Josh Bernoff, author of “Groundswell: Winning in a World Transformed by Social Technologies,” gave this morning’s opening keynote at the IAB Marketplace: Social Media.
Social media is an ongoing activity that requires both long-term and short-term planning, Bernoff argues. You cannot succeed if you regard the proliferating list of new technologies as separate entities. Instead, he recommends looking at social as a long-term trend. People are getting information from each other rather than from traditional institutions like corporations. The technologies you decide to use should be based on your listening activities, objectives and strategy.
To get everyone on the same page, Josh reiterated the four step P-O-S-T (People, Objectives, Strategy, Technology) process spelled out in “Groundswell.” For this audience of marketers, he homed in on the first two and spotlighted related success stories.
- People. Assess your customers’ social activities using established systems such as the 2008 Technographics Data Ladder and social technology profile tools.
- Objectives. What do you want to accomplish?
How does this look in practice?
If your objective is research, then the task at hand is to listen. For example, the pet products division of Del Monte Food identified a group of fanatical dog owners and asked them a series of questions (e.g. What would Max like to eat for breakfast?) that led to the development of new products such as bacon and egg shaped Snausages that come loaded with vitamins. The whole fascinating study is here.
If your objective is marketing, then talking takes priority. But do not talk about your products. Rather, engage with your audience about their problems, thereby giving them an opportunity to talk about your products. A prime example is Tampax — who wants to talk about tampons?! Instead, the BeingGirl community — tagline: “for girls by girls” — lets girls talk about growing up and puberty. This approach has proved four times more effective for Tampax than traditional advertising.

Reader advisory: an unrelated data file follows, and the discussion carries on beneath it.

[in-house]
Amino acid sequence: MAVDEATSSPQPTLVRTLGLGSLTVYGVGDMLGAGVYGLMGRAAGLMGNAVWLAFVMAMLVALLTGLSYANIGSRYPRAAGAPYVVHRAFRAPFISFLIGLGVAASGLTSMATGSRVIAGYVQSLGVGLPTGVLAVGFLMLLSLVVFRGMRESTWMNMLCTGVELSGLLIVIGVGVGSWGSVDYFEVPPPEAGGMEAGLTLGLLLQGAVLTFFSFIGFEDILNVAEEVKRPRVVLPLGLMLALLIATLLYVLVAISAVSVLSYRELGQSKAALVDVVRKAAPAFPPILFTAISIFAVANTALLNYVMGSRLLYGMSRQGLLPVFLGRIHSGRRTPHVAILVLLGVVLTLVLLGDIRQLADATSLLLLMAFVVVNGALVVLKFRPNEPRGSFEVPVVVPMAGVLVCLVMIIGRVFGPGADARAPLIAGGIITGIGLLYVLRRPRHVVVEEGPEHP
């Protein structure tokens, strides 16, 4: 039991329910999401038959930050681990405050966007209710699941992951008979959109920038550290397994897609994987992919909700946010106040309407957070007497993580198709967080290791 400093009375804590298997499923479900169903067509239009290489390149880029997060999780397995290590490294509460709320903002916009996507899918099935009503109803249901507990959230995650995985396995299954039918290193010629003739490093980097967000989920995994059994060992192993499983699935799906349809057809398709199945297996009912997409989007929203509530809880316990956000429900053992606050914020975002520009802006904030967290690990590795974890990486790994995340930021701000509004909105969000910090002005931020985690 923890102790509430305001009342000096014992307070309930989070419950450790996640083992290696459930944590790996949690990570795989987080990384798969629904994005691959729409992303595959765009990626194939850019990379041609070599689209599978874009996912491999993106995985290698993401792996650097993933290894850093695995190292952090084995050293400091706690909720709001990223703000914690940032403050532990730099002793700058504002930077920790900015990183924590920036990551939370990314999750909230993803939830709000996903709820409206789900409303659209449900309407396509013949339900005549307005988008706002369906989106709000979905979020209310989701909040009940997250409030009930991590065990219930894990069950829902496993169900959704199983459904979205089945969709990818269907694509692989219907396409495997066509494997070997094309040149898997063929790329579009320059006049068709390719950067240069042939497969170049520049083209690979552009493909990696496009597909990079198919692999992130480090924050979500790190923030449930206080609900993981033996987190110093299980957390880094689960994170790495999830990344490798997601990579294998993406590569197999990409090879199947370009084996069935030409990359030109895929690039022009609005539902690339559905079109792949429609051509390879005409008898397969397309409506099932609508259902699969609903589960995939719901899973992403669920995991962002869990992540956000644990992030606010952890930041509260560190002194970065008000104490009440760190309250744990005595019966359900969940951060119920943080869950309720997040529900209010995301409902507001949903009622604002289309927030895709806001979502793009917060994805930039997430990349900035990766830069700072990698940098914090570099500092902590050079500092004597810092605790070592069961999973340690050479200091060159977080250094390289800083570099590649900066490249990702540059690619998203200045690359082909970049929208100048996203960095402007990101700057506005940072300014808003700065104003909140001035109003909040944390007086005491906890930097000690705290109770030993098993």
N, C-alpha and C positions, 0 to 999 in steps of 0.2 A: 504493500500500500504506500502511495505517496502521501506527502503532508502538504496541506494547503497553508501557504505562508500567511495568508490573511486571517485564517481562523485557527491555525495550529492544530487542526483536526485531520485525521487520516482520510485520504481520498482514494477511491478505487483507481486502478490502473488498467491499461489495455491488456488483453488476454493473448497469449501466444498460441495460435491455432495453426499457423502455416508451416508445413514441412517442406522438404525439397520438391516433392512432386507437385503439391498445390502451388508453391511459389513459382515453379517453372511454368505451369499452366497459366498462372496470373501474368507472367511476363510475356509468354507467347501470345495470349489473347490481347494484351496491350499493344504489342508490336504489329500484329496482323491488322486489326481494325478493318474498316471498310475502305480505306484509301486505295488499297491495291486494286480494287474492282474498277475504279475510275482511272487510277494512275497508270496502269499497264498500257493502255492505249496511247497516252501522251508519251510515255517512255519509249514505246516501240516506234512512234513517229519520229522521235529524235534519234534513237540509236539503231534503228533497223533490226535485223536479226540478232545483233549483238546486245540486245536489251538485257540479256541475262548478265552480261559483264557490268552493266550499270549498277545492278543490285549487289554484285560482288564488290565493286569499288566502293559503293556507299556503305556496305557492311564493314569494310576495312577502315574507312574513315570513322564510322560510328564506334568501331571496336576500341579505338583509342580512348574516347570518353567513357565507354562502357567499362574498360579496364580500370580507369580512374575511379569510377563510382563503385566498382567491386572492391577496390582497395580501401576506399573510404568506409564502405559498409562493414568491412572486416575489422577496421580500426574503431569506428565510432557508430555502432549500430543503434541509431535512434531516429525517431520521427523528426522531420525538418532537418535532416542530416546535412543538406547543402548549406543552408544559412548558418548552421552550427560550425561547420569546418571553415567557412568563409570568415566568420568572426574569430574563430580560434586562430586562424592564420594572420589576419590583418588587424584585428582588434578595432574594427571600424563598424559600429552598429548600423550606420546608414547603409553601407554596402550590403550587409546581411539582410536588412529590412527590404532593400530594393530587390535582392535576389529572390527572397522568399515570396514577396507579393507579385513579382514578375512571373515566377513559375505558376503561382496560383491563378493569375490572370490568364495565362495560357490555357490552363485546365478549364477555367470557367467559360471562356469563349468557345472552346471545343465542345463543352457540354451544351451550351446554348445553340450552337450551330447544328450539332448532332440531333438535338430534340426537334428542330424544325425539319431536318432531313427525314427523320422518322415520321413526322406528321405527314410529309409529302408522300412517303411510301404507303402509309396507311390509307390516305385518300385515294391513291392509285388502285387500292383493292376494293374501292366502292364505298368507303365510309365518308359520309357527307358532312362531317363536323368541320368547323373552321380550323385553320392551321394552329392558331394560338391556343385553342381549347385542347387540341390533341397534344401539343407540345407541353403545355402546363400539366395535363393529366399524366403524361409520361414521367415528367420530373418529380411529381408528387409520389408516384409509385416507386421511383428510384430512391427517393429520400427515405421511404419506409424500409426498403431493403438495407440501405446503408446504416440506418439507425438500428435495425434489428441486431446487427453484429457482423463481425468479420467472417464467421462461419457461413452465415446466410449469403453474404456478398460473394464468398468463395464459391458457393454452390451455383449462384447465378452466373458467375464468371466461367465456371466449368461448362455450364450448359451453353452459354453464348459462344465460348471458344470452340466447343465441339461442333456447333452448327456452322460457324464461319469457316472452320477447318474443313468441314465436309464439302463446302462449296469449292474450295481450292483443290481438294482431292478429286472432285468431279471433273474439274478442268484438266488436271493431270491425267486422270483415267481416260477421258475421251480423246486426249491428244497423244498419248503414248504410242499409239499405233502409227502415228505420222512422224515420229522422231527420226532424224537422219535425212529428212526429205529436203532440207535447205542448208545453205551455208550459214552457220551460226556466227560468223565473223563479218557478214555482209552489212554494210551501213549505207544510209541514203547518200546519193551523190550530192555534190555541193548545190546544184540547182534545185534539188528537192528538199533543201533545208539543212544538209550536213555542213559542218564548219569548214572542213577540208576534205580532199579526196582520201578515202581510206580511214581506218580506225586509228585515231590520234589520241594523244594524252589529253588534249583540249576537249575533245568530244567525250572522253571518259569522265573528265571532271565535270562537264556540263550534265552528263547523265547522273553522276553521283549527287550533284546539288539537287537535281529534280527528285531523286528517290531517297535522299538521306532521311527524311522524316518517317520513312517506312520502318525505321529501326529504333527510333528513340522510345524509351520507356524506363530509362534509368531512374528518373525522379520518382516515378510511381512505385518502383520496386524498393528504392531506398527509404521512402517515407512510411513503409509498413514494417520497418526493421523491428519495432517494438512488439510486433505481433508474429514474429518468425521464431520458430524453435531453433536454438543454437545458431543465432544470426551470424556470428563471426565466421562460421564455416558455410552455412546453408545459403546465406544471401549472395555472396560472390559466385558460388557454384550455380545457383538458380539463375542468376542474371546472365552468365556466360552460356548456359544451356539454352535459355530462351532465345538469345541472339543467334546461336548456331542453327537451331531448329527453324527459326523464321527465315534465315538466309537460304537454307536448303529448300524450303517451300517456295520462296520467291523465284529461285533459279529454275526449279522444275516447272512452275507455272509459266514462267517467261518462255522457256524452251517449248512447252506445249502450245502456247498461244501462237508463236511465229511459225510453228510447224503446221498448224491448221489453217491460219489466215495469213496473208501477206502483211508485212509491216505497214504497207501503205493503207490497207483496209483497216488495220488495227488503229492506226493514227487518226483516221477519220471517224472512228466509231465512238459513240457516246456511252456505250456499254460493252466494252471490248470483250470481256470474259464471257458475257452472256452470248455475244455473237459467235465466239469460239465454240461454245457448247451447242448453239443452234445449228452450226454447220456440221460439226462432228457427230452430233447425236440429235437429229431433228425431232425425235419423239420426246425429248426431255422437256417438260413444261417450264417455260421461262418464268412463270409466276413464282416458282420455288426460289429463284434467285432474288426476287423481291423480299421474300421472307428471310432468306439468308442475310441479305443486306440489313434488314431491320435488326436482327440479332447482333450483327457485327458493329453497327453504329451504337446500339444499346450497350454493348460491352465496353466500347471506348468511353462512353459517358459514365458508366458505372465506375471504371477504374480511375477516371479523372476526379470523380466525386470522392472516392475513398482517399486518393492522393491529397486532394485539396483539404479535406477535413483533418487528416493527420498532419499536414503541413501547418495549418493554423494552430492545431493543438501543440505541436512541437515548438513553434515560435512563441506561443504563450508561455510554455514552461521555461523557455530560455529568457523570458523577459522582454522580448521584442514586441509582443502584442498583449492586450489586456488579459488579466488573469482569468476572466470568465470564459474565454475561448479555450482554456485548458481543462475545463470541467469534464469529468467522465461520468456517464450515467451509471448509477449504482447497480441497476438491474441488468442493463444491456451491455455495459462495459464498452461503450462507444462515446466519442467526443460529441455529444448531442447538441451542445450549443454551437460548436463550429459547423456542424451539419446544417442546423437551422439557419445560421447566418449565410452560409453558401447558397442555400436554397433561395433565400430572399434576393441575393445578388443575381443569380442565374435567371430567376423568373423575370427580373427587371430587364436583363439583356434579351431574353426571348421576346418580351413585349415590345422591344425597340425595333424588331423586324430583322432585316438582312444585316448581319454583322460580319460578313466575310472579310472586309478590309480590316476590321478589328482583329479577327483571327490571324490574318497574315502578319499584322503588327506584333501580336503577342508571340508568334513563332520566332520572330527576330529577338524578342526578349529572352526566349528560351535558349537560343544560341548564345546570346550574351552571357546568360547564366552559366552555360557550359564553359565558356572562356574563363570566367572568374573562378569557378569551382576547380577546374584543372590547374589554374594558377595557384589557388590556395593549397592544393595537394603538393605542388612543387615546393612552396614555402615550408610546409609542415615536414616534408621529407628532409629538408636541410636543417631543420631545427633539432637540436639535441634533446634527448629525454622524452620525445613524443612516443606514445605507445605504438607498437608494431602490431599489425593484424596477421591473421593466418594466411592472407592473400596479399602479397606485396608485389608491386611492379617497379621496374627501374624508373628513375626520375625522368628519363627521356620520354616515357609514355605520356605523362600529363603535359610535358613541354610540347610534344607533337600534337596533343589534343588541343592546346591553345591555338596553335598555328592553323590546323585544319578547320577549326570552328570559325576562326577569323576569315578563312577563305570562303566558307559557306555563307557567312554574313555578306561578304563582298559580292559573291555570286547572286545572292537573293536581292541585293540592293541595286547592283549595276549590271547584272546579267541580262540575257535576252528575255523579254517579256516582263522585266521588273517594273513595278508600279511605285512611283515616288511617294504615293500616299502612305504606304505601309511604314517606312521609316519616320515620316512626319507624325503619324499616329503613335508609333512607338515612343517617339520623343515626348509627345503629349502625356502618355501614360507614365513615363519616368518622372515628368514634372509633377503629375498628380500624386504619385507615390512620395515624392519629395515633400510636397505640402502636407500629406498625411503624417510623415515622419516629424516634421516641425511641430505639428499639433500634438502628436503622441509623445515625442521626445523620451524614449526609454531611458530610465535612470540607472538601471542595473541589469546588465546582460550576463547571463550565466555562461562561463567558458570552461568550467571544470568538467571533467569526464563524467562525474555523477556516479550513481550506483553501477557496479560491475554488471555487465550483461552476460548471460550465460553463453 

If your objective is sales, then the trick is to find someone who loves your company and product, energize them and give them tools to talk to other people about it. Example A: The 10,000 house parties Hershey’s organized for the launch of Hershey’s Bliss. Using Houseparty.com, the company sent chocolates for attendees to try at the party, set up an invitation process through their Web site, encouraged guests to upload videos and photos and share them with friends. It worked: 7 million people viewed the site as a result of this effort.
The final part of Josh’s keynote focused on measurement Successful social applications must have a clear objective and metrics that matter. “When it comes to social media, people really need to hear this.” He concluded with a quick list of measuring sticks, by platform:
- Social networks: How many messages passed along?
- Ratings/reviews: Sales!
- Communities: Referrals, value of insights generated, avoided support costs, impressions, likelihood to buy.
- Blogs: Number and quality of leads, awareness, press coverage, search rank.
- Videos/podcasts: Build in tracking.